1.To make the distinction between predictable and sporadic errors concrete, we need a classifier which can learn where labeling errors are likely. The term “heteroscedastic regression” refers to regression models which do not assume constant variance of residuals, but rather predict both the mean and the variance of the predicted quantity.[11] This notion of uncertainty is distinct from Bayesian Uncertainty, as approximated using Bayesian Dropout techniques; the two were contrasted and presented in a combined form by Kendall and Gal [6]. For classification problems, the correct notion of heteroscedasticity is not immediately clear. We consider two different formulations of heteroscedastic classifier.
Predictive variance In the predictive variance method of Kendall and Gal [6]
, as applied to binary classification, the logit outputs of the network (i.e. the output of the network before application of a sigmoid nonlinearity) are assumed to follow a Gaussian distribution. For each example the network outputs a probability,
, and a log variance, . Unlike for heteroscedastic regression the loss function cannot be computed as an analytic function of , and , the true label. Instead the loss is approximated by averaging a loss not involving overMonteCarlo samples, in each of which the logit is perturbed by a normally distributed noise term with mean zero and s.d.
.Heteroscedastic Labelflip uncertainty In this paper we make use of a new kind of heteroscedastic network, in which the uncertainty in the logit is directly modelled by the probability of disagreement with the ground truth, or ’labelflip’. For each example of a binary classification problem, the network outputs a denoting class membership, and an output predicting the probability that the ground truth and classifier disagree. If is the label of the voxel, according to the (weak) ground truth, and L is a loss function (for example, binary crossentropy or focal loss), the labelflip loss at to that voxel is
(1) 
where z is the indicator function for disagreement between the classifier (thresholded at the level) and the (weak) ground truth. Unlike for predictive variance this loss can be formulated in closed form and is differentiable, and so can be used directly in backpropogation. Labelflip loss can be seen as a form of loss attenuation: the loss at voxels with low label noise is dominated by the first loss term, and the loss at voxels with substantial label noise is dominated by the second term. It can also be seen as learned label smoothing: a hard labels are replaced by a soft labels according to the uncertainty in the data. [15].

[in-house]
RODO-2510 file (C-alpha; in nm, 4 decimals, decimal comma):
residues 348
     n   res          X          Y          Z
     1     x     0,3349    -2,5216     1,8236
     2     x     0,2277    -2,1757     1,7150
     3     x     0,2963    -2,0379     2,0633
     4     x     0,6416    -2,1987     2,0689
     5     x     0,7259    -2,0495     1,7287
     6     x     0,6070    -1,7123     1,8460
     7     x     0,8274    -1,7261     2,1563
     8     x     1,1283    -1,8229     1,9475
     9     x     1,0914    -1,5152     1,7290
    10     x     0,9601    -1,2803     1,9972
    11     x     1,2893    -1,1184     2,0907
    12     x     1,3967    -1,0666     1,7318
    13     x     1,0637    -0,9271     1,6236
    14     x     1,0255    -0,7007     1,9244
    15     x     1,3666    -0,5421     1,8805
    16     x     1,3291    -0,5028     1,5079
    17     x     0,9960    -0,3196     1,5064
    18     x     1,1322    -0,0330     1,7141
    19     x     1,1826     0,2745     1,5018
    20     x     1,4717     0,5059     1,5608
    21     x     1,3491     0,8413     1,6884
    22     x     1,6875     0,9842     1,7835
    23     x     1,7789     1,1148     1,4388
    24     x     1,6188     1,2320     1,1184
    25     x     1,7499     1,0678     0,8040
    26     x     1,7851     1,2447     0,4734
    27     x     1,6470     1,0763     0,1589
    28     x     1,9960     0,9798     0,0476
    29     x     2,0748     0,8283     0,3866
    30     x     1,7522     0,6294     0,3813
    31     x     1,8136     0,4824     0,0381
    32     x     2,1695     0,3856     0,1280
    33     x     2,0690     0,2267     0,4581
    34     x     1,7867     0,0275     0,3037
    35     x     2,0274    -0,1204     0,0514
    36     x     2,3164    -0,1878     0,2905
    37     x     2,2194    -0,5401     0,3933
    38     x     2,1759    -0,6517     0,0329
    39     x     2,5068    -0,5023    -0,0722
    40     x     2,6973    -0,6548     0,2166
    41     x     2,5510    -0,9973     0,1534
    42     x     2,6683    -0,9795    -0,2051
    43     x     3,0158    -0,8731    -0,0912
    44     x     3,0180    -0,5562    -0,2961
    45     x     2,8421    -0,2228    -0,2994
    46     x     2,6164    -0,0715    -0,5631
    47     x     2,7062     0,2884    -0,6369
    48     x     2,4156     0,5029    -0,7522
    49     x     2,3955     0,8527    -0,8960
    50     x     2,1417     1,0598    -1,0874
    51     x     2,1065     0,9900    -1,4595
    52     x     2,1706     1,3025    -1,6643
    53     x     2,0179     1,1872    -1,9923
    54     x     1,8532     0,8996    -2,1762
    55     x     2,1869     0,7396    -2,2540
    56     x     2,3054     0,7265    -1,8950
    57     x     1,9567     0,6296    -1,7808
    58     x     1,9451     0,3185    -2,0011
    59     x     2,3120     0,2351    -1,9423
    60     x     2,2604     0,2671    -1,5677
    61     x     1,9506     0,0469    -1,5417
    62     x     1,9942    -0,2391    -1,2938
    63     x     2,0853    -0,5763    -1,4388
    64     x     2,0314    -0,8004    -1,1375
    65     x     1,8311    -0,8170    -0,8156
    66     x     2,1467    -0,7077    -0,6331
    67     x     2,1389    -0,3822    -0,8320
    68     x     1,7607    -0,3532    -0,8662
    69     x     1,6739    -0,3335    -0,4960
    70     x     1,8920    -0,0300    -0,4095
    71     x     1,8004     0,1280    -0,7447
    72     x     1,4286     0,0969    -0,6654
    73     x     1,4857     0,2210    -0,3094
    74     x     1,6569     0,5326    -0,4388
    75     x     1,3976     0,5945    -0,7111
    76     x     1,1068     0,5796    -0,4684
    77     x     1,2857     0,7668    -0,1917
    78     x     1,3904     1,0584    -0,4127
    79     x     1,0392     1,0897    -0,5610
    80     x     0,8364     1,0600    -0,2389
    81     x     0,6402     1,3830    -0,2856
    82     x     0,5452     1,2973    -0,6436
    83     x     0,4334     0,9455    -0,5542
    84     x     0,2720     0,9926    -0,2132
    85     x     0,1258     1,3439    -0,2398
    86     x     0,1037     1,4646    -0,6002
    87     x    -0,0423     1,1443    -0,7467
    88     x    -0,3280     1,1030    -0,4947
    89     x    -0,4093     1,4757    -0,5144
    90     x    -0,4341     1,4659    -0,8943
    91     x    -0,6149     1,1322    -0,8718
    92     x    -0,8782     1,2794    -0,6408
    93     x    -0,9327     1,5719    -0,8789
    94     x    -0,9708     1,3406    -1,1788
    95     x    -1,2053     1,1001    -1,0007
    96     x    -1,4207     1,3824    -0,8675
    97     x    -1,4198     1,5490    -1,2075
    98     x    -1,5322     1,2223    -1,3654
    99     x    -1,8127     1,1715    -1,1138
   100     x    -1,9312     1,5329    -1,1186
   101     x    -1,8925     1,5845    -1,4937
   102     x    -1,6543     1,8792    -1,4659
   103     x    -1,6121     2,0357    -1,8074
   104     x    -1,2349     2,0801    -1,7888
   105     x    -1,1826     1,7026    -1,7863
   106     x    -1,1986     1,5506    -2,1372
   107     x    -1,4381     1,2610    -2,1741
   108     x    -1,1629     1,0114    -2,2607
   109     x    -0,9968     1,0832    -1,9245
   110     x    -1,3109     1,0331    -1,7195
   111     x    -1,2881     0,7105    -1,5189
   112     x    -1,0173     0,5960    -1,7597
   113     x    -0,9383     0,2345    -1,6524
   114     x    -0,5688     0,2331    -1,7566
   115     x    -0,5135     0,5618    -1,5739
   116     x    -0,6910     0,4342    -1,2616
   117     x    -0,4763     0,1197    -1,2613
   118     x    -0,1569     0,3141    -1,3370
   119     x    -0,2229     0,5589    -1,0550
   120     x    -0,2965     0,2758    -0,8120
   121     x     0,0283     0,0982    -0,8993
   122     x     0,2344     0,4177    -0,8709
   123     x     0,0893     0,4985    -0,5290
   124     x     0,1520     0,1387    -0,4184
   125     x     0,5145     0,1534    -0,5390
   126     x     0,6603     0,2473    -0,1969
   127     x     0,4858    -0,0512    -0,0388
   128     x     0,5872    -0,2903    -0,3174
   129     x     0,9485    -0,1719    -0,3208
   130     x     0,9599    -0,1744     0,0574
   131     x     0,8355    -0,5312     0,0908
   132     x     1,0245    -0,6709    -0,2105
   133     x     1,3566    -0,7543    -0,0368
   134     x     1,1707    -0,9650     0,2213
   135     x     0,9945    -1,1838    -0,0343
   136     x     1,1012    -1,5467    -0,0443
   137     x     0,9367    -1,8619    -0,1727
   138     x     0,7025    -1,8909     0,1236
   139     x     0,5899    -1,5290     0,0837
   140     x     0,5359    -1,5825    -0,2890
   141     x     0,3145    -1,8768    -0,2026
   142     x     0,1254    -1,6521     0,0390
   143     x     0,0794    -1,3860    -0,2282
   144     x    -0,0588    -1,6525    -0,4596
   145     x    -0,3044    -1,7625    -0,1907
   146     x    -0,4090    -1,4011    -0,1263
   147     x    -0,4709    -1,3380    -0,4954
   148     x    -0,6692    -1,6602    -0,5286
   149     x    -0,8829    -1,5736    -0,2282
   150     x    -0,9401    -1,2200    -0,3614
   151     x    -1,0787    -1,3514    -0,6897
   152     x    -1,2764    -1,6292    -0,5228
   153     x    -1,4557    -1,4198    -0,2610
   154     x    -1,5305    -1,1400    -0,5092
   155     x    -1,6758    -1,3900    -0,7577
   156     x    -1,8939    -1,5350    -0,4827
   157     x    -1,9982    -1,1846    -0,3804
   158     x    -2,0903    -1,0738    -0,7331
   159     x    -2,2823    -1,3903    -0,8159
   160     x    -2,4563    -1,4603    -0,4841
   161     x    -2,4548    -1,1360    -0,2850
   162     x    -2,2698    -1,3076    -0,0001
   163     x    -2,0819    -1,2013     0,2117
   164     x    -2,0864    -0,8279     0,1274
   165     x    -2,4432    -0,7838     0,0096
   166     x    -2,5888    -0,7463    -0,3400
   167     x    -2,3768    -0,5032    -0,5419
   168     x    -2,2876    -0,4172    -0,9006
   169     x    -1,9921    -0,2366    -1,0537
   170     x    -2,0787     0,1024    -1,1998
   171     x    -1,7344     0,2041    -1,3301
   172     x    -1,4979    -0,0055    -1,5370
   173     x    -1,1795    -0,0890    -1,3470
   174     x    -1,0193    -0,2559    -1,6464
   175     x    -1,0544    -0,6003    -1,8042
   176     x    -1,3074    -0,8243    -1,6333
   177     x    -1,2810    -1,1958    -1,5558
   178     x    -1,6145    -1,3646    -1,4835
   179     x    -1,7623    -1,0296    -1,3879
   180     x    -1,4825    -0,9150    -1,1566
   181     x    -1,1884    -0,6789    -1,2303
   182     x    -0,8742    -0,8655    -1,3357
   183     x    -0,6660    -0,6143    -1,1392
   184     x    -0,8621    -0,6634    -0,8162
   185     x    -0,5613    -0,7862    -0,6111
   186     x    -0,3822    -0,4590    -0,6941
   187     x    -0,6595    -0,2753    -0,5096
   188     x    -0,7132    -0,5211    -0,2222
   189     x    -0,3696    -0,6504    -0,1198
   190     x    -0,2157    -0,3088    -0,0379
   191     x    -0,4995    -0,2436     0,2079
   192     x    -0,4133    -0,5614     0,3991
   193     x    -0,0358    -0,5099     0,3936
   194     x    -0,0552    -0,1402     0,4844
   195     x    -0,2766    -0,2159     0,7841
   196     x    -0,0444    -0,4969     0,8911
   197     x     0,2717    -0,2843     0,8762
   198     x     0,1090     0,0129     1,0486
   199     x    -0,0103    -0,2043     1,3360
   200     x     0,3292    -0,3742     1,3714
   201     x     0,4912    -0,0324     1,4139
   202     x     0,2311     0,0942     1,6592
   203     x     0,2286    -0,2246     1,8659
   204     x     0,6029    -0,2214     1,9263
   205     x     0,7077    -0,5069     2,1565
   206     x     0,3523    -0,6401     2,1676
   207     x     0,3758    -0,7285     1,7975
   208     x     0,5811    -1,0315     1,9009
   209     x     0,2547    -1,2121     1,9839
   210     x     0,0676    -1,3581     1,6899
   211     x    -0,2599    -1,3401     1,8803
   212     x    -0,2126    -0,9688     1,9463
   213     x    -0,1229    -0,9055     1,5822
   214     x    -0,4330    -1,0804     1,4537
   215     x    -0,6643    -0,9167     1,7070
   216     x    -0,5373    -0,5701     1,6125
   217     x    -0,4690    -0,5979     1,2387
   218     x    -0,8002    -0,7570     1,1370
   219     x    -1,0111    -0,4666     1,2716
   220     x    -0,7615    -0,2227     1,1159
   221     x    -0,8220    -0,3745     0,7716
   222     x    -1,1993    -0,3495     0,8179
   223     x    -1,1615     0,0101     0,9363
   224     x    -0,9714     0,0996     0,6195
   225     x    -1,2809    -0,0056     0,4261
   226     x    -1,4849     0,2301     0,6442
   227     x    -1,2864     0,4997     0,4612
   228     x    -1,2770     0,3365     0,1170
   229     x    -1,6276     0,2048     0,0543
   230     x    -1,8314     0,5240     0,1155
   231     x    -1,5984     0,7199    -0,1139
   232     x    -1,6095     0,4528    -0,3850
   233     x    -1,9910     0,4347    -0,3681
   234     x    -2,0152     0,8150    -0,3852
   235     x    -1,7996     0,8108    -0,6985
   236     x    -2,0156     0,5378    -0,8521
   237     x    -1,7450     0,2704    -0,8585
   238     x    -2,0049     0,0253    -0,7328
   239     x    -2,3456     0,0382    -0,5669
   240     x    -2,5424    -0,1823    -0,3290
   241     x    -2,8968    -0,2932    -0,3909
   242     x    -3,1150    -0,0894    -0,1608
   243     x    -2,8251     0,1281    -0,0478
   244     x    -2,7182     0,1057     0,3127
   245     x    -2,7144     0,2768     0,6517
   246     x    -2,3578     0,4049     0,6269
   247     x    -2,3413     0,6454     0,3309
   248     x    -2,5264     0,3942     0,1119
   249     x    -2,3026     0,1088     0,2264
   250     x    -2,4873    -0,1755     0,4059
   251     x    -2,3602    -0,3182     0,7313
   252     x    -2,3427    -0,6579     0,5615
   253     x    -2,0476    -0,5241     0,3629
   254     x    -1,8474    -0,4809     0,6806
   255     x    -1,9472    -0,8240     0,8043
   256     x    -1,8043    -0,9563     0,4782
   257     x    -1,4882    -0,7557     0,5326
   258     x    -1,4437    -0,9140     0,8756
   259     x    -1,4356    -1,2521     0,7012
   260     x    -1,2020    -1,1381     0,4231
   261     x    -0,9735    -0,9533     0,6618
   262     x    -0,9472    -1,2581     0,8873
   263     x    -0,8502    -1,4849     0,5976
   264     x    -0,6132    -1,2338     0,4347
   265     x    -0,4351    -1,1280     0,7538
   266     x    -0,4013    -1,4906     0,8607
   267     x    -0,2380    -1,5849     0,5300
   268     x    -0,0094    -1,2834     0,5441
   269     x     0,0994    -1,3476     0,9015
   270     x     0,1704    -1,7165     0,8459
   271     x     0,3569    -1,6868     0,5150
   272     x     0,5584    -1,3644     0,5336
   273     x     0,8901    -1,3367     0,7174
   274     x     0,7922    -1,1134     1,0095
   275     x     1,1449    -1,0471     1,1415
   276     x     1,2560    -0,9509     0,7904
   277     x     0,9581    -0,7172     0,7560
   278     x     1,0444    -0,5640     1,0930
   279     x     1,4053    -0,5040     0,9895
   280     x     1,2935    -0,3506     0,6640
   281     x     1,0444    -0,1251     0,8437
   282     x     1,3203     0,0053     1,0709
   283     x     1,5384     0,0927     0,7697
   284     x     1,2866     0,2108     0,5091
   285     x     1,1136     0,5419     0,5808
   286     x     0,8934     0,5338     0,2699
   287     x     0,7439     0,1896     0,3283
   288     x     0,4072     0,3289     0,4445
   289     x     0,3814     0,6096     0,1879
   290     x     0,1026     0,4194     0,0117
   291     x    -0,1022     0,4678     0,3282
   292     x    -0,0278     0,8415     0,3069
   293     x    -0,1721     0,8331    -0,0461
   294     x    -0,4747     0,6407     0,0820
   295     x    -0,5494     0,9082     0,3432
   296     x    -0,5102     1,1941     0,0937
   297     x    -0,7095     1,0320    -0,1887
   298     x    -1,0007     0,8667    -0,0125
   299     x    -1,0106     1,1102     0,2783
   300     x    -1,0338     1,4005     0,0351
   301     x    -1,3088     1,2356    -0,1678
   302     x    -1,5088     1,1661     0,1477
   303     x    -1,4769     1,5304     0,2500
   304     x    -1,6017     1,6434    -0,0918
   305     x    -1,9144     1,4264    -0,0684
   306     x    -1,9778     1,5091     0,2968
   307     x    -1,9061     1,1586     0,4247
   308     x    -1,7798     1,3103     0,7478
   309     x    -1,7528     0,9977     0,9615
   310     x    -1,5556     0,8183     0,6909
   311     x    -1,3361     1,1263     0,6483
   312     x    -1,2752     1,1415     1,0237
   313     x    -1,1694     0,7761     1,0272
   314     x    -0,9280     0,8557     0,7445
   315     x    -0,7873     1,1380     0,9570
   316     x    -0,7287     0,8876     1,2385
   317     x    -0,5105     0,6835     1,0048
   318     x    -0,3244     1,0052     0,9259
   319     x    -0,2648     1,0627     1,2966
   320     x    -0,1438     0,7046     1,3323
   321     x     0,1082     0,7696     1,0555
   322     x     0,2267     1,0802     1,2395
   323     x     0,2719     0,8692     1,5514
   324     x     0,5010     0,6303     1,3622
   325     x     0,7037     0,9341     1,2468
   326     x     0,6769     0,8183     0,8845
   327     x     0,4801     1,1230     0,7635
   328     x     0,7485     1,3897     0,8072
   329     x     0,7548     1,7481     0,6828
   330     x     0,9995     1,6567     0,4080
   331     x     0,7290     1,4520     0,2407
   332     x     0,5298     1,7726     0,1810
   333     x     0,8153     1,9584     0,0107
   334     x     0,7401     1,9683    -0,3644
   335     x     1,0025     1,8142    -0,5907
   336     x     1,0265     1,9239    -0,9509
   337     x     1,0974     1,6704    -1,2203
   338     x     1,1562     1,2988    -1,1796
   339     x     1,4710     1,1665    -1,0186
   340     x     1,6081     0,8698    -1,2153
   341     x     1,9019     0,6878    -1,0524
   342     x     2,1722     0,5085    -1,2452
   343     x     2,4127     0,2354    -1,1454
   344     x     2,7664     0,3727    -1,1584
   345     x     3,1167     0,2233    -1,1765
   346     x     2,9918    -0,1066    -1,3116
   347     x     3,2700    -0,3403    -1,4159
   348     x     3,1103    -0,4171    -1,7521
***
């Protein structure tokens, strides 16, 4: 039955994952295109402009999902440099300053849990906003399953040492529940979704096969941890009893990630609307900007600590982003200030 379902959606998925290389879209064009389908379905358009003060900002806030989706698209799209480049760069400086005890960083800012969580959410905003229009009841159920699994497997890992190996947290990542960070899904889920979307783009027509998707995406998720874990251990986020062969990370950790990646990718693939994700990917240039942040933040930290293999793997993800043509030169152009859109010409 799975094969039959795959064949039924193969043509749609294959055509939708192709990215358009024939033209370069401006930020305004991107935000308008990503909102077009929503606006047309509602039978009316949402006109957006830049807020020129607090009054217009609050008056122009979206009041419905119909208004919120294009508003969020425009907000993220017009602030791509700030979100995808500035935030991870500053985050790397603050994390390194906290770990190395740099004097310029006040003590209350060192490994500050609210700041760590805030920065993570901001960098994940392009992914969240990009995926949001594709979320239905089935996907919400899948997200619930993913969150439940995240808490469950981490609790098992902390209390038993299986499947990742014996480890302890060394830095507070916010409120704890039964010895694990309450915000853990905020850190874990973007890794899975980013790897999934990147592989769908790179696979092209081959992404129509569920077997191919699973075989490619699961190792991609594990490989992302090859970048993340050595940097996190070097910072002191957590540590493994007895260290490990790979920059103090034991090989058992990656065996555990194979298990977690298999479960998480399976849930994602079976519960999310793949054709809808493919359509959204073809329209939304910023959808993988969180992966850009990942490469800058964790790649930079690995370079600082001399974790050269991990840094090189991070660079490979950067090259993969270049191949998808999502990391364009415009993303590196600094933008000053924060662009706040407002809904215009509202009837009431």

Sporadic errors in the training set may now be defined as examples where a) the trained model disagrees with the ground truth, and b) the uncertainty at this example is very low. We propose therefore general scheme of filtering training examples: gradients from examples which disagree with the ground truth, but are classified with with high certainty, are masked during training.
3 Experimental Setup
3.0.1 Data and Labels
We tested the hypotheses that a) brain segmentation is feasible from small amounts of weakly labeled data, and b) that heteroscedastic networks and sporadic error rejection can improve segmentation results in few shot learning from weak labels, by training both plain and heteroscedastic networks on segmentations of T1 weighted imaging data from the early release of the ABCD dataset[16, 3]. These data were collected from 9 and 10 year olds scanned at 21 different sites, using scanners from three different vendors. Labels for the training, validation and test cases were generated using Freesurfer 6.0. The T1w volumes were skullstripped using a freelyavailable tool^{1}^{1}1https://github.com/placeholder/github/repo/for/anonymity
, and the nonzero voxels in each volume were rescaled to have mean zero and unit standard deviation. We segment a subset of the labels segmented by Freesurfer: Cortical White Matter (L/R), Cortical Grey Matter (L/R), Lateral Ventricles (L/R), Cerebellum (L/R), Thalamus (L/R), Caudate (L/R), Putamen (L/R), Pallidum (L/R), Accumbens Area (L/R), Hippocampus (L/R), Amygdala (L/R), Ventral DC (L/R), 3rd ventricle, 4th ventricle, Brainstem and Corpus Callosum. By contrast with QuickNAT
[14], we segment the Accumbens area: in addition, we do not distinguish between cerebellar grey and white matter, and we include the inferior lateral ventricles in the lateral ventricle labels. As an auxilliary task, we predict labels for the total left hemisphere, the total right hemisphere, and brain parenchyma (voxels belonging to any brain structure, plus WM hypointensities). In our experiments we selected three cases from each vendor for training (leading to a total of nine training examples) and two from each vendor for validation during training. This means that a substantial amount of data remains for testing our methods: we applied our trained classifiers to 4069 additional cases.3.0.2 Model and training